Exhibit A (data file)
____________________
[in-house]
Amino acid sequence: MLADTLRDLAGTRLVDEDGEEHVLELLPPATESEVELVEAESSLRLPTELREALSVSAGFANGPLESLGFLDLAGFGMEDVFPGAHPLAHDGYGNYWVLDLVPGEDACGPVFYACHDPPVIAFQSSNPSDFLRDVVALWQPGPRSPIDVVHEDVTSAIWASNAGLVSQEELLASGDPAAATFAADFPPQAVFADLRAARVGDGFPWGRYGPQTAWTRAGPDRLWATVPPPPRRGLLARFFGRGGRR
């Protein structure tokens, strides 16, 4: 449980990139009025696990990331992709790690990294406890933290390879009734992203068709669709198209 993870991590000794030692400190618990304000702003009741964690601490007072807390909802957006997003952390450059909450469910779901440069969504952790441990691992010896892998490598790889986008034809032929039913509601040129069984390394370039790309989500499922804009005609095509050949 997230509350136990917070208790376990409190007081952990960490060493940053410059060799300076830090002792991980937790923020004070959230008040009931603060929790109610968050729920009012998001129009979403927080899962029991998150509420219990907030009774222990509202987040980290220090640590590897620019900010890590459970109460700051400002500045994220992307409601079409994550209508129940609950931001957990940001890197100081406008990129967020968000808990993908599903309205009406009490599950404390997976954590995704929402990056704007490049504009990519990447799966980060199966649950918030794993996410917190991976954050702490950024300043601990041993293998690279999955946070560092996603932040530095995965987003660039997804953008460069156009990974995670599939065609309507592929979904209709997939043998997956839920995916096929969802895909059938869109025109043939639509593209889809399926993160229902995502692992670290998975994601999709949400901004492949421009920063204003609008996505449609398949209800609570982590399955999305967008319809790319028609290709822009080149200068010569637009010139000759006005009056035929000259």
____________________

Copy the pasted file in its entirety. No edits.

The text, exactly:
[in-house]
Amino acid sequence: MLADTLRDLAGTRLVDEDGEEHVLELLPPATESEVELVEAESSLRLPTELREALSVSAGFANGPLESLGFLDLAGFGMEDVFPGAHPLAHDGYGNYWVLDLVPGEDACGPVFYACHDPPVIAFQSSNPSDFLRDVVALWQPGPRSPIDVVHEDVTSAIWASNAGLVSQEELLASGDPAAATFAADFPPQAVFADLRAARVGDGFPWGRYGPQTAWTRAGPDRLWATVPPPPRRGLLARFFGRGGRR
């Protein structure tokens, strides 16, 4: 449980990139009025696990990331992709790690990294406890933290390879009734992203068709669709198209 993870991590000794030692400190618990304000702003009741964690601490007072807390909802957006997003952390450059909450469910779901440069969504952790441990691992010896892998490598790889986008034809032929039913509601040129069984390394370039790309989500499922804009005609095509050949 997230509350136990917070208790376990409190007081952990960490060493940053410059060799300076830090002792991980937790923020004070959230008040009931603060929790109610968050729920009012998001129009979403927080899962029991998150509420219990907030009774222990509202987040980290220090640590590897620019900010890590459970109460700051400002500045994220992307409601079409994550209508129940609950931001957990940001890197100081406008990129967020968000808990993908599903309205009406009490599950404390997976954590995704929402990056704007490049504009990519990447799966980060199966649950918030794993996410917190991976954050702490950024300043601990041993293998690279999955946070560092996603932040530095995965987003660039997804953008460069156009990974995670599939065609309507592929979904209709997939043998997956839920995916096929969802895909059938869109025109043939639509593209889809399926993160229902995502692992670290998975994601999709949400901004492949421009920063204003609008996505449609398949209800609570982590399955999305967008319809790319028609290709822009080149200068010569637009010139000759006005009056035929000259």